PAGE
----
A new publication in Frontiers in Forests and Global Change reviews the work of the B4EST project to show the opportunities from transformative tree breeding in forest restoration schemes .
Ray D, Berlin M, Alia R, Sanchez L, Hynynen J, González-Martinez S and Bastien C (2022) Transformative changes in tree breeding for resilient forest restoration. Front. For. Glob. Change 5:1005761.
Deciding how to establish woodland in forest restoration is not straightforward as different outcomes may be obtained from different establishment approaches, each with cost implications and degree of success limitations attached. Planning restoration requires knowledge of site conditions, including how sites are likely to respond under climate change. For objectives of production and high timber quality it is likely that ground preparation will be used, and planting with forest reproductive material (FRM) of known traits, such as: high survival and growth in establishment, drought tolerance adequate for climate projections, good resistance to pests and pathogens. For objectives associated with biodiversity, carbon sequestration, water supply protection, soil protection, natural regeneration could be a less costly solution with a limited amount of assisted translocation of selected FRM to improve resilience. If objectives are for rewilding forest areas, a degree of natural colonisation perhaps with translocation of some FRM could be a solution. Ignoring site conditions and suitability of available sources of FRM for forest restoration is likely to provide unexpected results with a mix of open ground, scrub and scattered trees resulting from climate, herbivore, and browsing impacts.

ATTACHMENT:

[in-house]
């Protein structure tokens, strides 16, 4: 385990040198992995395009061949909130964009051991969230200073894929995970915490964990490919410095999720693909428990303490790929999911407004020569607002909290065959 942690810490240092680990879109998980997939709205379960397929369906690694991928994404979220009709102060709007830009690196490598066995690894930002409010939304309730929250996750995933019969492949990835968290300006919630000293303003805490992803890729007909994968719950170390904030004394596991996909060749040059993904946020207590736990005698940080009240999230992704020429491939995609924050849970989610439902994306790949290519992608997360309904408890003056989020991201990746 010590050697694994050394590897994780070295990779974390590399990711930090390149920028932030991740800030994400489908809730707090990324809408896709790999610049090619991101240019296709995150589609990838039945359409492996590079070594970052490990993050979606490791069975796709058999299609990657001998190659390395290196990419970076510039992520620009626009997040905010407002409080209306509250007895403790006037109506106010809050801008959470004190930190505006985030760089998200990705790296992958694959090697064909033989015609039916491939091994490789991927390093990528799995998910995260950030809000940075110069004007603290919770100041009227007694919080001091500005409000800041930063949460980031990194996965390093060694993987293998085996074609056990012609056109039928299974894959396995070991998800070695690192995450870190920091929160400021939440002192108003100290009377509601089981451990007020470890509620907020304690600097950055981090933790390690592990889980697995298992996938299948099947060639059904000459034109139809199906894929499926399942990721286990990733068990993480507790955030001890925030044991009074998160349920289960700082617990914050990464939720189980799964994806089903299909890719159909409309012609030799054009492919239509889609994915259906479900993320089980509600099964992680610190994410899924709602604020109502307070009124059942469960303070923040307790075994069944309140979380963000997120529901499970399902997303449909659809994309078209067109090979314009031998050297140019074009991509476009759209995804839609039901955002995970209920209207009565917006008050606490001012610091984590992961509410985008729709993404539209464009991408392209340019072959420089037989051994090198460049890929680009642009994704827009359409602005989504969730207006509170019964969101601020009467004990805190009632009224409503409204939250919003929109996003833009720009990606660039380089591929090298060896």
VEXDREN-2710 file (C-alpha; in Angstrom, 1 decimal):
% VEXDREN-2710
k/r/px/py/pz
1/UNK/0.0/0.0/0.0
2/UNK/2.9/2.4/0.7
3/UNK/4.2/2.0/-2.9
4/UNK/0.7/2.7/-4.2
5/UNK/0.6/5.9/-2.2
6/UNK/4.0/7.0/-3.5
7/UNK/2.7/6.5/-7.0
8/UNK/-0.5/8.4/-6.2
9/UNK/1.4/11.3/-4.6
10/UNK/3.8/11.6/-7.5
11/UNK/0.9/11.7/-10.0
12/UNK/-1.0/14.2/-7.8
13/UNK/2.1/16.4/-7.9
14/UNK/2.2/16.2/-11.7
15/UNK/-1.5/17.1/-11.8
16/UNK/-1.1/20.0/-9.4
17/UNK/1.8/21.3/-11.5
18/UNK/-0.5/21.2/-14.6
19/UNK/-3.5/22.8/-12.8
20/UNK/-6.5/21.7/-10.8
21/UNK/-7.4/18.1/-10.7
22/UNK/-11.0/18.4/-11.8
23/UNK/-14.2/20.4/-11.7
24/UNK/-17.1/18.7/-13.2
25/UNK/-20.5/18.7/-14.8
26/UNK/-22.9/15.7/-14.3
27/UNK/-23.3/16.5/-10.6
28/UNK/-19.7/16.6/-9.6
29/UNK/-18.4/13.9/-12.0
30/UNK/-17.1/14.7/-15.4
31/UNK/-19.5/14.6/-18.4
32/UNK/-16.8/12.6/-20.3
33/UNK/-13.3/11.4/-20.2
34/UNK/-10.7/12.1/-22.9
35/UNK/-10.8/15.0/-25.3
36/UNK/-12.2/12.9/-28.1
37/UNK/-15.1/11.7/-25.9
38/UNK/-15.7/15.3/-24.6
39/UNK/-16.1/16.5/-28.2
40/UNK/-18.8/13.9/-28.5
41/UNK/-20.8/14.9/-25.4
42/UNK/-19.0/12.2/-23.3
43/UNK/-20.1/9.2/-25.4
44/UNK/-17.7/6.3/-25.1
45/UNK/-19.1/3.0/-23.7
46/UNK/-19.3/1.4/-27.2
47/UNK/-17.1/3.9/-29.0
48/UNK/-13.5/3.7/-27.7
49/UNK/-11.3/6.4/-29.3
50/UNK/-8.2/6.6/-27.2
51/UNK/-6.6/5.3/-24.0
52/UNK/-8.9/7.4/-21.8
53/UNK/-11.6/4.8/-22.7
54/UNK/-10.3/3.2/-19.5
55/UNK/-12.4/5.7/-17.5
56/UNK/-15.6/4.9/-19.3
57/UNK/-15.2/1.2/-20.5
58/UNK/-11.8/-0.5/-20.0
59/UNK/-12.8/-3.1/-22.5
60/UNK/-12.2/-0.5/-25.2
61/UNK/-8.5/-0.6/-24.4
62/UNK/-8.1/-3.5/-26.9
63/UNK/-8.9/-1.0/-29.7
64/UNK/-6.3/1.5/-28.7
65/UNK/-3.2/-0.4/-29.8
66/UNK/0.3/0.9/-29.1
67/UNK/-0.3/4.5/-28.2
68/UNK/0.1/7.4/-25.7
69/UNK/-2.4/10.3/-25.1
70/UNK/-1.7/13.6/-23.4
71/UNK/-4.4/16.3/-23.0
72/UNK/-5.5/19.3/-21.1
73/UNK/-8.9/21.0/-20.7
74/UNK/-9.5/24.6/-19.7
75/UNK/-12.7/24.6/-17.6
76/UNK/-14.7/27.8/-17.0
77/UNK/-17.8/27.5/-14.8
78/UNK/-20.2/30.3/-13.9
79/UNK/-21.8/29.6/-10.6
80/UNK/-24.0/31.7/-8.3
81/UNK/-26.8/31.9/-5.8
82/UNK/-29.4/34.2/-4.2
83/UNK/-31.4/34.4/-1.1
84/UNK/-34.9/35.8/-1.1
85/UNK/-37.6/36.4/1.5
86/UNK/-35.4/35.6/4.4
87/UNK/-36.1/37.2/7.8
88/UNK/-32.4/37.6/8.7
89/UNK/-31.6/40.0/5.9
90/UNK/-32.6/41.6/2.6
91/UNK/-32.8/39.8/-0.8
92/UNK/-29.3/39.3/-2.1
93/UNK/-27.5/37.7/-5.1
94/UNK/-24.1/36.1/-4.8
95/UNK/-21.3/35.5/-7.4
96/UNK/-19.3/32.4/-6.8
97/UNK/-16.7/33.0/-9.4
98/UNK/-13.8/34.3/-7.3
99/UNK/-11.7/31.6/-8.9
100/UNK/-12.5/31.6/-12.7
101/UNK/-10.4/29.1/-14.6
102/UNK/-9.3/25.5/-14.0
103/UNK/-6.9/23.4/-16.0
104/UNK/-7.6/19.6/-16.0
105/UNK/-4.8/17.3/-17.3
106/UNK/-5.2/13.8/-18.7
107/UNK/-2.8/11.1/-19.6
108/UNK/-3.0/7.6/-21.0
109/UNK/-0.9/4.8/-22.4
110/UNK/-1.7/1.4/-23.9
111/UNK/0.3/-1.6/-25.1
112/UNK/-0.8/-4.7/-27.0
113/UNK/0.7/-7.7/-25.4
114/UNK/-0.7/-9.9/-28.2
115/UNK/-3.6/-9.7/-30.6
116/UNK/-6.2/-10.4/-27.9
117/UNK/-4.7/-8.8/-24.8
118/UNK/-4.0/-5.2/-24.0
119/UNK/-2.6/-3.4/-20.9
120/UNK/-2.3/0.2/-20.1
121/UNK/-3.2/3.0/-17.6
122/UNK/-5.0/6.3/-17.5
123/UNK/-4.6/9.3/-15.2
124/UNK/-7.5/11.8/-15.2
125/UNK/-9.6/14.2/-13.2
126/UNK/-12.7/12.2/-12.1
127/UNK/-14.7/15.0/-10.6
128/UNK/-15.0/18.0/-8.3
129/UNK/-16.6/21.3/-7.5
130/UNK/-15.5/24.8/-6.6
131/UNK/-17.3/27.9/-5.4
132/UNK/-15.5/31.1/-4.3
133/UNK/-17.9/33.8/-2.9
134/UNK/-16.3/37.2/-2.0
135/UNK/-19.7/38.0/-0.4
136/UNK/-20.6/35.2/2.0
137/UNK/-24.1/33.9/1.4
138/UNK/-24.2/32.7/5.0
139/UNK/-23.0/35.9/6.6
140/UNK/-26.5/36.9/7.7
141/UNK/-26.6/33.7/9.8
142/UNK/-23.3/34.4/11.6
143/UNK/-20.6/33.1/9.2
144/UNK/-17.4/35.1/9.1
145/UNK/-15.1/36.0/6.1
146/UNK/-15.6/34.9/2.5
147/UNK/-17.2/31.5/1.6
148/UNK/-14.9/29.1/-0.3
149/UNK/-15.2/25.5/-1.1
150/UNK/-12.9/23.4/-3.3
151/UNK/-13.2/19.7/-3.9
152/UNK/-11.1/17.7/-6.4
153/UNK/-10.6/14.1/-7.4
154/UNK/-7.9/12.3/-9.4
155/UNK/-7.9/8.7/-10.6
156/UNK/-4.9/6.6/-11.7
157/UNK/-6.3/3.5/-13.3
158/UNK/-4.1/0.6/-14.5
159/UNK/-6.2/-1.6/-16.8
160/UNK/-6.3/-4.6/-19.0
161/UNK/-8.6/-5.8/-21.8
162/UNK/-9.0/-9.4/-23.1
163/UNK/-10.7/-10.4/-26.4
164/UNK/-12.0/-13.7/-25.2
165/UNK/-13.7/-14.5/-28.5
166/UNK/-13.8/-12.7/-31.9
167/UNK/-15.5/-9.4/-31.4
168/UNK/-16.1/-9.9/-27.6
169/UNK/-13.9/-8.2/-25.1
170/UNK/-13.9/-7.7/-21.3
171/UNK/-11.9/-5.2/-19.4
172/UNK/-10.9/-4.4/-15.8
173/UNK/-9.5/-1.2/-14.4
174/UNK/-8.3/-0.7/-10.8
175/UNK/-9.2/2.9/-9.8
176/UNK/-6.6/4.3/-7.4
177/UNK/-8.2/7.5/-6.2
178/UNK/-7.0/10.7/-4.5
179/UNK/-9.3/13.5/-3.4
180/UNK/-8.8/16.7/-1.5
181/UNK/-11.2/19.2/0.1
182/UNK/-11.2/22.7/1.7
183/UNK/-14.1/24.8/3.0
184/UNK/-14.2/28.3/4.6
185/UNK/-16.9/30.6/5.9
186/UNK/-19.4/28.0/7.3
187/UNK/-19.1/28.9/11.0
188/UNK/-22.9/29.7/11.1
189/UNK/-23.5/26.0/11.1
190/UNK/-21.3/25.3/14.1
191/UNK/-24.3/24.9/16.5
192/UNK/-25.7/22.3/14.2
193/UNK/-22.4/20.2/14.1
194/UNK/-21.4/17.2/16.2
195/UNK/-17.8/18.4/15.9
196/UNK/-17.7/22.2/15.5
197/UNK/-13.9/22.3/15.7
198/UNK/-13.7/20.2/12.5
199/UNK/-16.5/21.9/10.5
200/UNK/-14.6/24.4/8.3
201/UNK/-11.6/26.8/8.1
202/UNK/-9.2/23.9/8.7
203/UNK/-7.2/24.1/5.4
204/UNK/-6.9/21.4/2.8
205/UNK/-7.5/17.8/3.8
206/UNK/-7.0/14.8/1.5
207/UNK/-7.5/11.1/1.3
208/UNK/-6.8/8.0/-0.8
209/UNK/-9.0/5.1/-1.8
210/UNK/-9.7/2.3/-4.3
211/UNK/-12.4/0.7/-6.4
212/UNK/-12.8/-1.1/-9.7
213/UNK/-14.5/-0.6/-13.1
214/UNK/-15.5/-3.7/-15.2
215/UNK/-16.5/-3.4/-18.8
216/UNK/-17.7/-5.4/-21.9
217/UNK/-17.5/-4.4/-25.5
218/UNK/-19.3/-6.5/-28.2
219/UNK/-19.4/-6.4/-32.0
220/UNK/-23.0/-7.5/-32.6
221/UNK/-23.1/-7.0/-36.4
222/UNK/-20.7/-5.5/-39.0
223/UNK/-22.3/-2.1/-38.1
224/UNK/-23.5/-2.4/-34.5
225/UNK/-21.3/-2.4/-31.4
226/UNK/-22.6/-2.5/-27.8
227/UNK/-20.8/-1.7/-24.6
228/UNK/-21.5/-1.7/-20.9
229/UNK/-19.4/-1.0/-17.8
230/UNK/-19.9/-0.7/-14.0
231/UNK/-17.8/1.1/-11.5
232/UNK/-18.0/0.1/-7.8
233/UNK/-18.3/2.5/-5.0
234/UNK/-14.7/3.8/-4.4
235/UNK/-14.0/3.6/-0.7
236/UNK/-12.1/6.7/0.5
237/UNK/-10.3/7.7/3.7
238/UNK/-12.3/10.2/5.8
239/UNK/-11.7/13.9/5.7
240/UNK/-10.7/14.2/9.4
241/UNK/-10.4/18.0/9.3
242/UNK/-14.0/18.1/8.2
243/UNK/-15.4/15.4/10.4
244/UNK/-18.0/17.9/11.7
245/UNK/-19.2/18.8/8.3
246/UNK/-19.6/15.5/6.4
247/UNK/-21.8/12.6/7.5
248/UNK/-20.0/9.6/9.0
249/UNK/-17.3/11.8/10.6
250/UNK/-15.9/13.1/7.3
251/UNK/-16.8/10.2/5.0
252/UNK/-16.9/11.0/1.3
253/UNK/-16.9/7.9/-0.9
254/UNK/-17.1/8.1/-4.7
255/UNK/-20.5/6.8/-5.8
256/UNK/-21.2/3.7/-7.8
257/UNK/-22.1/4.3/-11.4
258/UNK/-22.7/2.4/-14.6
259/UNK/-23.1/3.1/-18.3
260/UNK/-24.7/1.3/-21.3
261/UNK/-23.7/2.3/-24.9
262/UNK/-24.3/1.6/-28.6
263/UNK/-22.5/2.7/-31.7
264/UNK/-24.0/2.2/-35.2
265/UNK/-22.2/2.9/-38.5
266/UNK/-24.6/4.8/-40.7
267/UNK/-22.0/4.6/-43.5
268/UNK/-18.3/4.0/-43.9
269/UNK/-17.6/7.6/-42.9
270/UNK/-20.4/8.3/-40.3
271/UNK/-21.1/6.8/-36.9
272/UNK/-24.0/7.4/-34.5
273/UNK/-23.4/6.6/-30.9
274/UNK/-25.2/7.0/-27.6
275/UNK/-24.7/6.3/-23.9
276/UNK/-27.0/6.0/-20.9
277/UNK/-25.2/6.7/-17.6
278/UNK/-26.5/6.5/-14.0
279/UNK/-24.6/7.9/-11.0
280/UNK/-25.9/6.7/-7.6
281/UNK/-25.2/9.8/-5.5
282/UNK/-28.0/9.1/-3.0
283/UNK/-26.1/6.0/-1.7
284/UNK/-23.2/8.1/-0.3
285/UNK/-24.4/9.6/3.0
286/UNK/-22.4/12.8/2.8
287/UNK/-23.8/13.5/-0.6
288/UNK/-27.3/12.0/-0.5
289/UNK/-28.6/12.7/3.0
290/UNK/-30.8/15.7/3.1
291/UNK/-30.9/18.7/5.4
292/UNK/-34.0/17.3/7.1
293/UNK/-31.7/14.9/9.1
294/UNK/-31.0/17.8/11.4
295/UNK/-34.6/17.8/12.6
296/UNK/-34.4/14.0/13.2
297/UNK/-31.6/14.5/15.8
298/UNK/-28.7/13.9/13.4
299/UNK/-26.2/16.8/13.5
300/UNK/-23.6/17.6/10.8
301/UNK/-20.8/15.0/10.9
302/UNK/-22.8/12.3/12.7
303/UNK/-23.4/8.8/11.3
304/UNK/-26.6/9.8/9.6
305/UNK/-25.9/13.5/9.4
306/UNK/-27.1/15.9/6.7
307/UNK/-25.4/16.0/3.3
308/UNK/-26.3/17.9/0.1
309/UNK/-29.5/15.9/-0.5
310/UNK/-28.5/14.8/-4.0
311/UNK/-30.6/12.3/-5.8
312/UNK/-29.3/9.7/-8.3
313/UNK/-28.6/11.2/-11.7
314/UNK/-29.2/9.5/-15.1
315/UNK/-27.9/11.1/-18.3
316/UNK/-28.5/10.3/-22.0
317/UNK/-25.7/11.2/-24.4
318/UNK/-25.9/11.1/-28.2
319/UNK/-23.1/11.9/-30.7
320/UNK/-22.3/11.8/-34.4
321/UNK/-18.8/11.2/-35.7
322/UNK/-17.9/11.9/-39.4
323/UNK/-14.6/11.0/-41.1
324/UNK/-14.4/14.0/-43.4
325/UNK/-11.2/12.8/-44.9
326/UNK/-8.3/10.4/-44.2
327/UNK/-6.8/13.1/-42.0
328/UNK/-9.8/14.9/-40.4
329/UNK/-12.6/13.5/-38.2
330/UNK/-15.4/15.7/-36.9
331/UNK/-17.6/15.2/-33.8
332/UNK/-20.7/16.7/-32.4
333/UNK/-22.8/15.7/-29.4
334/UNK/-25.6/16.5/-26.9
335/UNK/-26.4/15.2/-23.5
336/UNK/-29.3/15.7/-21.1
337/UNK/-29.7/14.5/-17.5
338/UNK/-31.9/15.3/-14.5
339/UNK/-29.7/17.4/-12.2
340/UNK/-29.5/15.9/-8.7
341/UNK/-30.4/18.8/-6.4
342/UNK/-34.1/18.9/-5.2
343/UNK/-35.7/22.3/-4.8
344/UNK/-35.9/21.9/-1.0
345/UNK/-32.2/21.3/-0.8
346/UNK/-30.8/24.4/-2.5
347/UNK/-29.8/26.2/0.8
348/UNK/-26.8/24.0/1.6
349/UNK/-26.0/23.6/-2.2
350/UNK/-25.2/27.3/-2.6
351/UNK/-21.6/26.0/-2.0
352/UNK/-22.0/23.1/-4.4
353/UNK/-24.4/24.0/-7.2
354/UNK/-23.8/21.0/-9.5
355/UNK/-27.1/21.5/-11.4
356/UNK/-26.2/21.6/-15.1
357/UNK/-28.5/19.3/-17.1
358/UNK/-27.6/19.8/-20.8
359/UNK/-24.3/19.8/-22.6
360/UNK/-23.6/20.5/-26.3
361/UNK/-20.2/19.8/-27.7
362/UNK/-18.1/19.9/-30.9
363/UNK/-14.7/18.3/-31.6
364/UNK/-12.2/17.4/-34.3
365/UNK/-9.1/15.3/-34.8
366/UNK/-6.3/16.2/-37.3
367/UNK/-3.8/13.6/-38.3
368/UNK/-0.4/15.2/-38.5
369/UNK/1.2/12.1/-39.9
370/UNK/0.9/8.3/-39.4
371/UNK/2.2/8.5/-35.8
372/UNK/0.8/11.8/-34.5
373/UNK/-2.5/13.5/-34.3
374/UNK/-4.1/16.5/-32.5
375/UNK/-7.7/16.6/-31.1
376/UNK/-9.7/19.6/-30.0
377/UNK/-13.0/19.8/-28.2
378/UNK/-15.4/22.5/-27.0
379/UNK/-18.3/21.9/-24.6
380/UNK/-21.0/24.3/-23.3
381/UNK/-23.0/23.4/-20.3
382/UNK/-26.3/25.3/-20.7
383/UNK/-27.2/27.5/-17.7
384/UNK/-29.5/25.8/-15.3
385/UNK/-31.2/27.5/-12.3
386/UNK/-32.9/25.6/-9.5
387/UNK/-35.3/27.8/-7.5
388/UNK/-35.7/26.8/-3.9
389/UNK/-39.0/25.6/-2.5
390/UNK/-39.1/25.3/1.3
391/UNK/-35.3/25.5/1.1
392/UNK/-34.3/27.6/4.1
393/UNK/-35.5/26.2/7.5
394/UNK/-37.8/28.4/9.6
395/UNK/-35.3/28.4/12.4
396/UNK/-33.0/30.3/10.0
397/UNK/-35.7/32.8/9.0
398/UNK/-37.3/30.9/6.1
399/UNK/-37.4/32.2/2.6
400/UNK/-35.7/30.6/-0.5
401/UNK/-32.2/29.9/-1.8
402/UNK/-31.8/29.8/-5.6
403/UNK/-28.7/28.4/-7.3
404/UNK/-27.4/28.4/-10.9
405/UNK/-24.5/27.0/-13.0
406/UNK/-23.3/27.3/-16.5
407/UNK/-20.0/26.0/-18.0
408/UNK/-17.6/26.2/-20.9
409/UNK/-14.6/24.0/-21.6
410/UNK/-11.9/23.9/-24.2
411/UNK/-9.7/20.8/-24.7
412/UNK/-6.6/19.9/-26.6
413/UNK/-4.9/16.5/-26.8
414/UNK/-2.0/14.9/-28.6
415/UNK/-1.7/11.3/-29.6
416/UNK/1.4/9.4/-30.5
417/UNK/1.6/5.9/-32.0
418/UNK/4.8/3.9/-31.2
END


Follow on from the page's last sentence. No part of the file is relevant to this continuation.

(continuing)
The recent B4EST EU Horizon 2020 project examined progress in novel rapid approaches for testing the quality of FRM from existing genetic trials. Here we review the work of B4EST to show the opportunities from transformative tree breeding in forest restoration schemes, including: new climate projection ensembles at high temporal and spatial resolution to develop norms of reaction and transfer models with genetic components; multi-environment genotype-phenotype associations and multi-locus genotype-environment associations in identifying drivers of local adaptation; techniques for genomic selection using single nucleotide polymorphism (SNP) arrays to derive functional traits from polygenic associations; work on seed orchard site and climate specific FRM and zones for deployment; and work on some of the forest ecosystem service benefits derived at a landscape scale. We conclude that tree-breeding will provide robust forest restoration for planting, and rewilding (assisted natural regeneration), and if not “ignoring” but instead assisting natural colonisation processes – tree breeding may improve long-term forest resilience under environmental change.